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Playing to the Gallery: Helping Contemporary…

Playing to the Gallery: Helping Contemporary Art in its Struggle to Be… (original 2014; edition 2016)

by Grayson Perry (Author)

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Title:Playing to the Gallery: Helping Contemporary Art in its Struggle to Be Understood
Authors:Grayson Perry (Author)
Info:Penguin (2016), 144 pages
Collections:Your library

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Playing to the gallery: helping contemporary art in its struggle to be understood by Grayson Perry (2014)


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This is a nice book to handle and to read, with delightful illustrations of a kind you would expect from Grayson Perry. I actually read it twice in the hope that I would not miss its message. The most memorable section is 'the beating the bounds' - this section is sub-titled 'What counts as art?' and has many good points.

On p.5 he says 'but with a few of the right tools we might find that we understand and appreciate it [contemporary art].' The eight boundaries of art certainly help with that p.55 ff.

His point about 'validation' p.22 certainly is important. And maybe each level of the validation process is a tool.

I would have liked Perry to elaborate on 'the right tools' rather than leaving the reader to work out what he thinks they are. A pity because it might have been really helpful.

I tried to apply some of the points made to the Niuean New Zealand artist John Pule about whom there was an article in Art New Zealand Autumn 2017. The article itself from a critic/interviewer could be regarded as a tool and if one visited his dealer gallery there may be more information. What other tools are there to use? p.111 'Art's primary role is to make meaning.' Certainly we can apply such a statement (tool?) to Pule's work, and yes he makes meaning of his current geographical and genealogical context through his painting.

There are propositions which make the book worthwhile -" the artist's job is to notice things". However I found the book as a whole too discursive and not sufficiently focused. Maybe it is really more of an autobiographical work and I have missed the point...

His description of 'fine art' challenged me - I don't think of pottery as fine art and I don't think of the Berlin Goddess as fine art. It seems like a bit of a red herring p.45.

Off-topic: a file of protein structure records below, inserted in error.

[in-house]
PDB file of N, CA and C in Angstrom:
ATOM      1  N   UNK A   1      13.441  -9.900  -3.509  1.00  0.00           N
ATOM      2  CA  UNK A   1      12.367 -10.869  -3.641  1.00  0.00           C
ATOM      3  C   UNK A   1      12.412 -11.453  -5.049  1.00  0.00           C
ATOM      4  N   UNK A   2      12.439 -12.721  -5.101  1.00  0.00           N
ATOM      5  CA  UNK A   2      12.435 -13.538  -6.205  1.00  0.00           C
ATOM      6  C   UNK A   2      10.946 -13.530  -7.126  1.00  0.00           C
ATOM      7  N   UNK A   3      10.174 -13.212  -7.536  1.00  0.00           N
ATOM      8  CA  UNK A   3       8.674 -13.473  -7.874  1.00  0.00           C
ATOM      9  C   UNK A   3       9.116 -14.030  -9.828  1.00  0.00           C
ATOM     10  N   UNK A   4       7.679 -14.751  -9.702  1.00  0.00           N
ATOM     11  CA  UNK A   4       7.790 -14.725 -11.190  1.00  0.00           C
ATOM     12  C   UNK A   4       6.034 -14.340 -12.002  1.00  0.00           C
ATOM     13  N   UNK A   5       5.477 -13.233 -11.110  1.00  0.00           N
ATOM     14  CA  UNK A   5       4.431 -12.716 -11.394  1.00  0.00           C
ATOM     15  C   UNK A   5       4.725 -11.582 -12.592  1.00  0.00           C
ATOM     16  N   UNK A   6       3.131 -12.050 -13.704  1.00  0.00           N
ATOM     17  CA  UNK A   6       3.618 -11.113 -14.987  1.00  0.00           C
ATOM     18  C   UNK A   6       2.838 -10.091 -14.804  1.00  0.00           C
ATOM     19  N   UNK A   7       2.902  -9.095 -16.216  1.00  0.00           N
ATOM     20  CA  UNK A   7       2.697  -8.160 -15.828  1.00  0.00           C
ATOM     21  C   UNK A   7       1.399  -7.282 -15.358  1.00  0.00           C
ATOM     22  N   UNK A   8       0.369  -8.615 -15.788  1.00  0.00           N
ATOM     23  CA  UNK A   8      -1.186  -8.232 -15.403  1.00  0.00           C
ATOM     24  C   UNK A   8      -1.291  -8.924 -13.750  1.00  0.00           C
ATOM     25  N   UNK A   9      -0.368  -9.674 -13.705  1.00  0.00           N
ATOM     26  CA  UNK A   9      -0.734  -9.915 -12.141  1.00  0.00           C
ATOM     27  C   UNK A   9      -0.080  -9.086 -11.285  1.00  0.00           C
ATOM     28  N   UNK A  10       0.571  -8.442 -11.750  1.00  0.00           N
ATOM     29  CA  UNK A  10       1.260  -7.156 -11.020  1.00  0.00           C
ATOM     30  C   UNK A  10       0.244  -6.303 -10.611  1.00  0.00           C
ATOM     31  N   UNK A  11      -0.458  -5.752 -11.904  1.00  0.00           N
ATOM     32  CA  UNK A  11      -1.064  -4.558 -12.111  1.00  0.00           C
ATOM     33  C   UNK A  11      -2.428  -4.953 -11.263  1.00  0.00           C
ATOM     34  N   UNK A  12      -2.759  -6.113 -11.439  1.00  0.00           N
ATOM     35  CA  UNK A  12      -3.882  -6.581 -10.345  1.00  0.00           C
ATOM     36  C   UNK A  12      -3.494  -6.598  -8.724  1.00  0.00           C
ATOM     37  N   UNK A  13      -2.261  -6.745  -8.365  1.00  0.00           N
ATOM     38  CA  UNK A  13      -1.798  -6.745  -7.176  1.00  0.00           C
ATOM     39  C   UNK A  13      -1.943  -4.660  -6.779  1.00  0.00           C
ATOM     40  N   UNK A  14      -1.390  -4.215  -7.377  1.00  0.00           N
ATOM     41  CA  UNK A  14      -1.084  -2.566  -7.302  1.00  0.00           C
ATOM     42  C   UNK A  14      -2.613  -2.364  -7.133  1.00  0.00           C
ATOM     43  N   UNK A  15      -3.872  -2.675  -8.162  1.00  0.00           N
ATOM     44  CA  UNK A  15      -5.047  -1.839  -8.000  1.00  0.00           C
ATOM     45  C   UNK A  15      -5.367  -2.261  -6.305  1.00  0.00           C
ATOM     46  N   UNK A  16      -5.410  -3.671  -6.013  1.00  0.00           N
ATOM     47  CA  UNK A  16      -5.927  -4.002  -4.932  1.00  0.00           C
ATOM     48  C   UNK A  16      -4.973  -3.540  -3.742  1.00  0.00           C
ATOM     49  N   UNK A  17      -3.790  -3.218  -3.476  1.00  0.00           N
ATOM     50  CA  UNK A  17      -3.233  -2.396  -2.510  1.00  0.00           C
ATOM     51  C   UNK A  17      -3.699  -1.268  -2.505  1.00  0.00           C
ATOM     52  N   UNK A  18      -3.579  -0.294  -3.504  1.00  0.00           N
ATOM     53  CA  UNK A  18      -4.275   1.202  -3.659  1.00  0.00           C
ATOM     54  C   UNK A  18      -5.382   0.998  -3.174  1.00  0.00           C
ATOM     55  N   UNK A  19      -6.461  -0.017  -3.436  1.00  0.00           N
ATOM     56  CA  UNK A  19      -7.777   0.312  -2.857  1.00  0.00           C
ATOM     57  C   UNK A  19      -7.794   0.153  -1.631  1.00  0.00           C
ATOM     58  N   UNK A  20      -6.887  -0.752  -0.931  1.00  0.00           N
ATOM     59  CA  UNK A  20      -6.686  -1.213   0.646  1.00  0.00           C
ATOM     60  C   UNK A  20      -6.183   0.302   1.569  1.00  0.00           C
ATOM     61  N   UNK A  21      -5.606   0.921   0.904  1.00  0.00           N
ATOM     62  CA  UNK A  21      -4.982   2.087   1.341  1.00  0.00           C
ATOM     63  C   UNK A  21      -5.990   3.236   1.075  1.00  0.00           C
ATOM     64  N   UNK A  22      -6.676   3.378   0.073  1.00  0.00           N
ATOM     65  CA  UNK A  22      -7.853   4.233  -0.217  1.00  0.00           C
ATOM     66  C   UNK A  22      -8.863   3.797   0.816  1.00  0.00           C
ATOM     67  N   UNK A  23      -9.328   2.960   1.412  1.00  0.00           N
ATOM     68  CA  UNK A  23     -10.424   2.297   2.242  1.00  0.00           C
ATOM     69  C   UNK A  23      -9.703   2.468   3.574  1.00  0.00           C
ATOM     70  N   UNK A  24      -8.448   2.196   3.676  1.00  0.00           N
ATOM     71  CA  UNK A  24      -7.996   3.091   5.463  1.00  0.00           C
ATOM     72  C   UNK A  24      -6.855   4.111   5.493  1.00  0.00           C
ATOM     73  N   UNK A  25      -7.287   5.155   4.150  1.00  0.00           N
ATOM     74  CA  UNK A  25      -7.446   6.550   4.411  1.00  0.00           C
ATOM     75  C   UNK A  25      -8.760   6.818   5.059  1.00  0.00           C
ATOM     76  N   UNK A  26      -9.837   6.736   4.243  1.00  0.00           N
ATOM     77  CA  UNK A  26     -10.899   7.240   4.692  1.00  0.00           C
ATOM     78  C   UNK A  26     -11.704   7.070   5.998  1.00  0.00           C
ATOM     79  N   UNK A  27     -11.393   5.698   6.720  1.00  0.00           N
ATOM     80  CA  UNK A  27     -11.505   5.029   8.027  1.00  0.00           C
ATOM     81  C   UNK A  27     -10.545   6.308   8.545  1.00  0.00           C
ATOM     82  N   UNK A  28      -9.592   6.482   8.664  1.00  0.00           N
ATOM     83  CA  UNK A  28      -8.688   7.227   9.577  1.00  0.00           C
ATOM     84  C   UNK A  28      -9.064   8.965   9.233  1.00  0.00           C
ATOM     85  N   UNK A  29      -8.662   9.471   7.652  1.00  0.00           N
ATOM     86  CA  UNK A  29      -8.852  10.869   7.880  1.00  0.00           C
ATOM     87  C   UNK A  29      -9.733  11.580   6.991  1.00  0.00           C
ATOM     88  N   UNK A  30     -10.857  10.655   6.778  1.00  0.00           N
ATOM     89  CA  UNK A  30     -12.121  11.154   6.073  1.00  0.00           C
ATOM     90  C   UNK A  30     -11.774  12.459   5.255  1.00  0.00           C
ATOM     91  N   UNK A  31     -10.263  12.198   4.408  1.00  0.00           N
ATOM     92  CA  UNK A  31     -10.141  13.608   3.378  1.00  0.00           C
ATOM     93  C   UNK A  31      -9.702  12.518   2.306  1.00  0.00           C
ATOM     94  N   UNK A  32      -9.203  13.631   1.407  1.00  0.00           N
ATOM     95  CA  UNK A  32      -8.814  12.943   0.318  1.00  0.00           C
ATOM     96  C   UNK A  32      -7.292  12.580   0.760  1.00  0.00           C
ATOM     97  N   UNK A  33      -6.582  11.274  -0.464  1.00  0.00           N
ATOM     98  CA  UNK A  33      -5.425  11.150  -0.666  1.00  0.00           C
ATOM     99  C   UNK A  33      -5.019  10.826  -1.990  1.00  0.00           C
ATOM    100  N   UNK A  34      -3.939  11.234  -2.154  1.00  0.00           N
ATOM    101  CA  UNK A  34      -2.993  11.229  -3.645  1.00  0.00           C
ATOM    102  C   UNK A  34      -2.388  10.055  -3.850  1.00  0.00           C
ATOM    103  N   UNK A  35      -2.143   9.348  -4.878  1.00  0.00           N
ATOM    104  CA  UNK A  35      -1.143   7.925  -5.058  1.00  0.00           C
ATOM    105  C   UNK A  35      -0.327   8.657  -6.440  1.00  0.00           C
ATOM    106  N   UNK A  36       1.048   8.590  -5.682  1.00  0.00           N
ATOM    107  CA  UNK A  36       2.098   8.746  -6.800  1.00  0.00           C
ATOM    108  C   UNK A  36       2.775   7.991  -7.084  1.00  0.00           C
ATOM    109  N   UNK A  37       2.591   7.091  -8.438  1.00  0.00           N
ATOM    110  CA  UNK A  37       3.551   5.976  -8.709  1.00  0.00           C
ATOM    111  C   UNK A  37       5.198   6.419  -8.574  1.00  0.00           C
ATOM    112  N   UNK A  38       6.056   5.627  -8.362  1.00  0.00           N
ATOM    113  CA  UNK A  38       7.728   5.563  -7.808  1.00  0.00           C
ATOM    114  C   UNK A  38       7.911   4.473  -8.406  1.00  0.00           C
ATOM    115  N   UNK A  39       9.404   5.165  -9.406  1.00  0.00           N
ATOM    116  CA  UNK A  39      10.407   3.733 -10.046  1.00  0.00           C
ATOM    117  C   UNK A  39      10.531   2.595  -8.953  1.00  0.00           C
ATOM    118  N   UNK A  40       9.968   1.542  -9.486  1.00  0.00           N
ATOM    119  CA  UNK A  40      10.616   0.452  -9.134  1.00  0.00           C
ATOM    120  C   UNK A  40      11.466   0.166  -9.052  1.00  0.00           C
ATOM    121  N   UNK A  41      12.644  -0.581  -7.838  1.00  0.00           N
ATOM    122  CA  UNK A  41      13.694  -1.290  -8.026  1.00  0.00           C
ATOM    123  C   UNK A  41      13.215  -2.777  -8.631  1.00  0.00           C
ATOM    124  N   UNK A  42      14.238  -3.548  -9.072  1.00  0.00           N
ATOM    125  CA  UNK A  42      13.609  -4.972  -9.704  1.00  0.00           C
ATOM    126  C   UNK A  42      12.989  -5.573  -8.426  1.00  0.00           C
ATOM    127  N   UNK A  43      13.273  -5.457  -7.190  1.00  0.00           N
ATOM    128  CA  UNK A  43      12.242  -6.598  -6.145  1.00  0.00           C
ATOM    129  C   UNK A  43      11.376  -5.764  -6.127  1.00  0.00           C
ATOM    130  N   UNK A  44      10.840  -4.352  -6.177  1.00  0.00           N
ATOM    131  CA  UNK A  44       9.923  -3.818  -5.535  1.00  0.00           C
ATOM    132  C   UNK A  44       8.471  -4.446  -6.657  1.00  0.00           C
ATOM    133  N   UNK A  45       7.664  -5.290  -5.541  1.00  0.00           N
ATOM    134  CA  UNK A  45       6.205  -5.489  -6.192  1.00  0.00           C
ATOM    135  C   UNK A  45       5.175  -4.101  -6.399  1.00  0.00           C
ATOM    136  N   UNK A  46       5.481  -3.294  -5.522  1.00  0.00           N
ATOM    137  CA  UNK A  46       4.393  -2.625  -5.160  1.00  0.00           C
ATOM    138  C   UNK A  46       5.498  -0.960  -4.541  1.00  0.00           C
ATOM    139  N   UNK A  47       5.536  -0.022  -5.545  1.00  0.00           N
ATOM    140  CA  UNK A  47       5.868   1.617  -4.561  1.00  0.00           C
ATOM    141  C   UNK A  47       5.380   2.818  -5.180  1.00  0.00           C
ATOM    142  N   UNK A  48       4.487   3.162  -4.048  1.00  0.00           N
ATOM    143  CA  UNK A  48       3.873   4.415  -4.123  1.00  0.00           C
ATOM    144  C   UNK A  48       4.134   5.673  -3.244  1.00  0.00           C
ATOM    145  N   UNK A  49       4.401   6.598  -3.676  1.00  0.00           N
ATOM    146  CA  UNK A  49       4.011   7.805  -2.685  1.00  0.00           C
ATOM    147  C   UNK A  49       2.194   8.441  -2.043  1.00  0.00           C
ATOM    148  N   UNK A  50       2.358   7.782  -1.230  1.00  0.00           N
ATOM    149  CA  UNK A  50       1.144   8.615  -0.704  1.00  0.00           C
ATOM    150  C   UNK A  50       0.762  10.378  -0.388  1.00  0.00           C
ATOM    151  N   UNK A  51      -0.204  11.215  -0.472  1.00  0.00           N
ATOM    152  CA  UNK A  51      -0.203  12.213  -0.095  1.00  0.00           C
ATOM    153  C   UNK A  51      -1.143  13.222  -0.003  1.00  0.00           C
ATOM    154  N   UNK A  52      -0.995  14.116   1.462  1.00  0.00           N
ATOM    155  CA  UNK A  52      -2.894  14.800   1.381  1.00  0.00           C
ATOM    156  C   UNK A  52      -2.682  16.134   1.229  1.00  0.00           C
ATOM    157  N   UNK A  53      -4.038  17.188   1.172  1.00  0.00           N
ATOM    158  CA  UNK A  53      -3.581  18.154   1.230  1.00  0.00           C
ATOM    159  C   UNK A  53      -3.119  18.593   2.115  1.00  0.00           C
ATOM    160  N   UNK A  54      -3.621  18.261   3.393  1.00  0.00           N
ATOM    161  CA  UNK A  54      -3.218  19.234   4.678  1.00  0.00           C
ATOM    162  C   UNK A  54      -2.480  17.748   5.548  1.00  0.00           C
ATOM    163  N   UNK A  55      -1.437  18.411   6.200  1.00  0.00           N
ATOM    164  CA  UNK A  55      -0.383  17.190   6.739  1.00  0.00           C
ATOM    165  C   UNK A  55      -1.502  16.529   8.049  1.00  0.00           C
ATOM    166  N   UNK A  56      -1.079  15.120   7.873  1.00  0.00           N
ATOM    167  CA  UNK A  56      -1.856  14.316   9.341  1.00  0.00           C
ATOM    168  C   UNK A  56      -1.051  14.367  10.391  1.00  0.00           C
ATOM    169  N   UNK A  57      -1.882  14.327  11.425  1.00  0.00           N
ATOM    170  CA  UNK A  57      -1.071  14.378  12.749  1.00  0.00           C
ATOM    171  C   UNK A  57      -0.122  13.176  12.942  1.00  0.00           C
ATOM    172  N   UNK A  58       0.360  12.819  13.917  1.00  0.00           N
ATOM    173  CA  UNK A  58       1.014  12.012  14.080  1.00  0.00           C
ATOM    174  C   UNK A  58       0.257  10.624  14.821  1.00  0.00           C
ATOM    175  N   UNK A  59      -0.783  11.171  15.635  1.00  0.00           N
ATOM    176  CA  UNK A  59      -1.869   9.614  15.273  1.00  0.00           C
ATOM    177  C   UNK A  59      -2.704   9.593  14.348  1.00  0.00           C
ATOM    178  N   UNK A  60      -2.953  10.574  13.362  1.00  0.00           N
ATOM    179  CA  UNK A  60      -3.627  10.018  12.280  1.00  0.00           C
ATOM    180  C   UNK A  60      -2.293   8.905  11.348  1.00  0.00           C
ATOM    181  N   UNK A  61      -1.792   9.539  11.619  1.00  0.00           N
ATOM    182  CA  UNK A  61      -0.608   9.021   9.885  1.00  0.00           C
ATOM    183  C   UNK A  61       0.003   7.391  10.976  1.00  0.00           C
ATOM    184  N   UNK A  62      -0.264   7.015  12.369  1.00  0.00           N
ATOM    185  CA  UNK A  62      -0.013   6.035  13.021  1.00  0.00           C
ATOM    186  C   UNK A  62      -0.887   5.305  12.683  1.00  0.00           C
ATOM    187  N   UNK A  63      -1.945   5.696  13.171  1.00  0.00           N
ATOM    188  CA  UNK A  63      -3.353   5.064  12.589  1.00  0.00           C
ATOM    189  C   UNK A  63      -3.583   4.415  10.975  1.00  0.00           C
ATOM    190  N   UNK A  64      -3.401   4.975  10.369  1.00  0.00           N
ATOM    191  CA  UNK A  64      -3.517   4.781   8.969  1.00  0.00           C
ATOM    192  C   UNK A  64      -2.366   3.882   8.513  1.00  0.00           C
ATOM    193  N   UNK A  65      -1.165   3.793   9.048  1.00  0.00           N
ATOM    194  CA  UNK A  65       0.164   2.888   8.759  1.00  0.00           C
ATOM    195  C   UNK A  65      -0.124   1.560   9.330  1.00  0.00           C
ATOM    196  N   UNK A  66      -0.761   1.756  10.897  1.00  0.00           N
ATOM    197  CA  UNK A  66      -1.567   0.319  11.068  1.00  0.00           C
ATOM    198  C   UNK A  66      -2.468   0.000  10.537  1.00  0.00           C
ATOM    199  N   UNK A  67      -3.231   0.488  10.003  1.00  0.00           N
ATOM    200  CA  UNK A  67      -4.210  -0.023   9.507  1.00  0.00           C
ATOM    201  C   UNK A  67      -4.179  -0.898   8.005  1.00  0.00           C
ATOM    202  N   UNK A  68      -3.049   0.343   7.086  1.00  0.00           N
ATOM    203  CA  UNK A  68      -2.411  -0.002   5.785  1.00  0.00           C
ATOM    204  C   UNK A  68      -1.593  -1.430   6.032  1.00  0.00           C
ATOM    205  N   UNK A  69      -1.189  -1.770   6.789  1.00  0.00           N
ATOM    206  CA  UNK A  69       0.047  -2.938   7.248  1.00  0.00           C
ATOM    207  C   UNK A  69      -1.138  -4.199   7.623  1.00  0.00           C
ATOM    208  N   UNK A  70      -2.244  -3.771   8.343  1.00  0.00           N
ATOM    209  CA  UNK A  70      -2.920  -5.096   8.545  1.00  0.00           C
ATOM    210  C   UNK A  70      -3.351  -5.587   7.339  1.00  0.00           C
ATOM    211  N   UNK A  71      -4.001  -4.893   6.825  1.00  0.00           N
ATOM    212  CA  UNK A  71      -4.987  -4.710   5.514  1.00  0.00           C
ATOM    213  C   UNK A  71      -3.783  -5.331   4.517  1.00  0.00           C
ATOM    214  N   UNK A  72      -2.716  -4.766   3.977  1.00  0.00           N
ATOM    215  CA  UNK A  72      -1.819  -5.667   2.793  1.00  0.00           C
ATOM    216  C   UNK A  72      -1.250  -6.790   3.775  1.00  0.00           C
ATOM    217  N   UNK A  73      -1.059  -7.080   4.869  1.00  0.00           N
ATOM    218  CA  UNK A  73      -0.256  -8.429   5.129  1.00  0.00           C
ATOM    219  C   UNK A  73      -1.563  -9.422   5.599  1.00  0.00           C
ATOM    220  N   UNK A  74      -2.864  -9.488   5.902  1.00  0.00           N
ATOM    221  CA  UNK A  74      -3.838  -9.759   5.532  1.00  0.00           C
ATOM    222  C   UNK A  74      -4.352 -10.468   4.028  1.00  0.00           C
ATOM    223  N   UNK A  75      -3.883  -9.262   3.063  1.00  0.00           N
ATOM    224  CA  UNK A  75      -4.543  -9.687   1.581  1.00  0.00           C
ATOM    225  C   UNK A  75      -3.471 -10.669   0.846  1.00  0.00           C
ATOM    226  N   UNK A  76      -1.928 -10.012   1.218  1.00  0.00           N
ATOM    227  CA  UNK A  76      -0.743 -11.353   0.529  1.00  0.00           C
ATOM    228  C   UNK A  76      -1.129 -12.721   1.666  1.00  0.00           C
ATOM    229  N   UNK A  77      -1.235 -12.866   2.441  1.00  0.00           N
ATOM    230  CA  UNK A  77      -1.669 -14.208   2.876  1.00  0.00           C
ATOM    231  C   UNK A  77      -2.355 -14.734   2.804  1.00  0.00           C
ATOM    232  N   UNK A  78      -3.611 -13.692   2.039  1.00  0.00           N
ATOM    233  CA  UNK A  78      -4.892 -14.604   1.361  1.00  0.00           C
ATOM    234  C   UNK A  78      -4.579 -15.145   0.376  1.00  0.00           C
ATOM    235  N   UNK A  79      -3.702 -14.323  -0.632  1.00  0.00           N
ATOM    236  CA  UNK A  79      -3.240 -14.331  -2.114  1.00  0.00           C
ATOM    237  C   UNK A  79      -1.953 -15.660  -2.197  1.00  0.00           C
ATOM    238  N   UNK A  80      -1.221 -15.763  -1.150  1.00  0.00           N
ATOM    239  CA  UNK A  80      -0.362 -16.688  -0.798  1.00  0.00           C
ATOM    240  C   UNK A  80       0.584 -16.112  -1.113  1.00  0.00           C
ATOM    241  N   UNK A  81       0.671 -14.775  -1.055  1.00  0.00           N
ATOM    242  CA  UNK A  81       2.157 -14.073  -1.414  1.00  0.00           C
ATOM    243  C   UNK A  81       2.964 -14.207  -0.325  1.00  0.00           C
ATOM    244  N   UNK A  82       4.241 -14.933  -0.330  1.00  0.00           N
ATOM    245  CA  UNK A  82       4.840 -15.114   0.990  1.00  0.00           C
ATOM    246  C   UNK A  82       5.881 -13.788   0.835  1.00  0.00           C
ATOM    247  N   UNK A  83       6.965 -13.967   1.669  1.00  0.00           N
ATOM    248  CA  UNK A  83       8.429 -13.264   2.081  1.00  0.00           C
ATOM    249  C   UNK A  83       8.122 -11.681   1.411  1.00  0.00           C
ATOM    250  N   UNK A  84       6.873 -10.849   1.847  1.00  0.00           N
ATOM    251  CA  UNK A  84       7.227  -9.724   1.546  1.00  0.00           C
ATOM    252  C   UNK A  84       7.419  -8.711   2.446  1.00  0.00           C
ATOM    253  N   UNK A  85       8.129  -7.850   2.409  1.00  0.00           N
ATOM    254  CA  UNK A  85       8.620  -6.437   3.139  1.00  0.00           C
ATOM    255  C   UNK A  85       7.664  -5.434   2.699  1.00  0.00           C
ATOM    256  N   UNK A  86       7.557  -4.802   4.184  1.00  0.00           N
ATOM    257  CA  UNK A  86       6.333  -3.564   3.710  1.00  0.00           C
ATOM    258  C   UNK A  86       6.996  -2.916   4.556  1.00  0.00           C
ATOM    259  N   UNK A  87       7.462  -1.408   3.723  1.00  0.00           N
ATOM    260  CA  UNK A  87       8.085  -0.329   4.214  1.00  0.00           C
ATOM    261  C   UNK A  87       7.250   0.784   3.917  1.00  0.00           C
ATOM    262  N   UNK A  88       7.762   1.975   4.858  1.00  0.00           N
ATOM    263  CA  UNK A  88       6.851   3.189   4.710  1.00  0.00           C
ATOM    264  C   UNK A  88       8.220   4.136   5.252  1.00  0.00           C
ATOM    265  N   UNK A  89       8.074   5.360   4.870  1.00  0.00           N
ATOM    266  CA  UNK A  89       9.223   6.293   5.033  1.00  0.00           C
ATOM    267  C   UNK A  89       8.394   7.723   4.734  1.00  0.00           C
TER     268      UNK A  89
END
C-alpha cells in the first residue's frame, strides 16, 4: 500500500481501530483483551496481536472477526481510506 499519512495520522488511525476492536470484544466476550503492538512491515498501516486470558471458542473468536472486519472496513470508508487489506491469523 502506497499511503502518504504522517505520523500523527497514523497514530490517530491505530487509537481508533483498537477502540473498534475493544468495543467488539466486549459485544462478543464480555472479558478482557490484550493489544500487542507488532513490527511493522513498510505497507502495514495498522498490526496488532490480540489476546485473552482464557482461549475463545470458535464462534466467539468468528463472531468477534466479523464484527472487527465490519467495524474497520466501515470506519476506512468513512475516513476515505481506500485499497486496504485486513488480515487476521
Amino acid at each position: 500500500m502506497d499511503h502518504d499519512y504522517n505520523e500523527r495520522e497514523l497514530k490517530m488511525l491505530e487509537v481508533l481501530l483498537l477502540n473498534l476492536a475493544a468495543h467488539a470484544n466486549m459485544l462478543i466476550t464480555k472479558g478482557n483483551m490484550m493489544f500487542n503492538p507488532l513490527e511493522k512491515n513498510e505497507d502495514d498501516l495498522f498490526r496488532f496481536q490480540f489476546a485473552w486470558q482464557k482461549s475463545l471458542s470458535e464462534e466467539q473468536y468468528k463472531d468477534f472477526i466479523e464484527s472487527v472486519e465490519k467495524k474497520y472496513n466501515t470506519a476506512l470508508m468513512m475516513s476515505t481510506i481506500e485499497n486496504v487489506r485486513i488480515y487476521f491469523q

Grayson Perry's book 'The Tomb of the Unknown Craftsman' is much more satisfactory. ( )
  louis69 | Jun 18, 2017 |
Bedtime book. Not really given me any insights really into art. ( )
  adrianburke | Feb 11, 2017 |
A genuine attempt at an accessible work on understanding contemporary art for the average person, by one of Britain's more accessible and popular contemporary artists. I like Grayson Perry and his work, and I have a lot of time for anything he wants to say on this (and several other) subjects. I find myself nodding along to a lot of what he writes here, and he does raise some thought provoking points. However, somehow it doesn't add up to more than the sum of its parts. There is no great overarching vision here, just a series of interesting points well made, so it ends up lacking a little coherence overall. Also, he is still very much an insider to the art world, so sometimes what he says seems to lack a little insight into what those who are truly on the outside might feel (lots of talk about making money out of the art world, and thinking about what curators value in a work etc; quite minority interests, even for other artists that don't exist in that rarefied strata) But, worth a look, not least for his humorous sketches that litter the book, and manage to capture some aspects of contemporary culture pretty neatly. ( )
  HanGerg | Jan 16, 2017 |
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Book description
'It's easy to feel insecure around art and its appreciation, as though we cannot enjoy certain artworks if we don't have a lot of academic and historical knowledge. But if there's one message that I want you to take away it's that anybody can enjoy art and anybody can have a life in the arts - even me! For even I, an Essex transvestite potter, have been let in by the artworld mafia.'

Now Grayson Perry is a fully paid-up member of the art establishment, he wants to show that any of us can appreciate art (after all, there is a reason he's called this book 'Playing to the Gallery' and not 'Sucking up to an Academic Elite'.) Based on his hugely popular Reith Lectures and full of words and pictures, this funny, personal journey through the art world answers the basic questions that might occur to us in an art gallery but seem too embarrassing to ask. Questions such as:

What is 'good' or 'bad' art - and does it even matter? Is there any way to test if something is art, other than a large group of people standing around looking at it? Is art still capable of shocking us or have we seen it all before? Can you be a 'lovable character' and a serious artist - what is a serious artist anyway? And what happens if you place a piece of art in a rubbish dump? [Amazon.co.uk]
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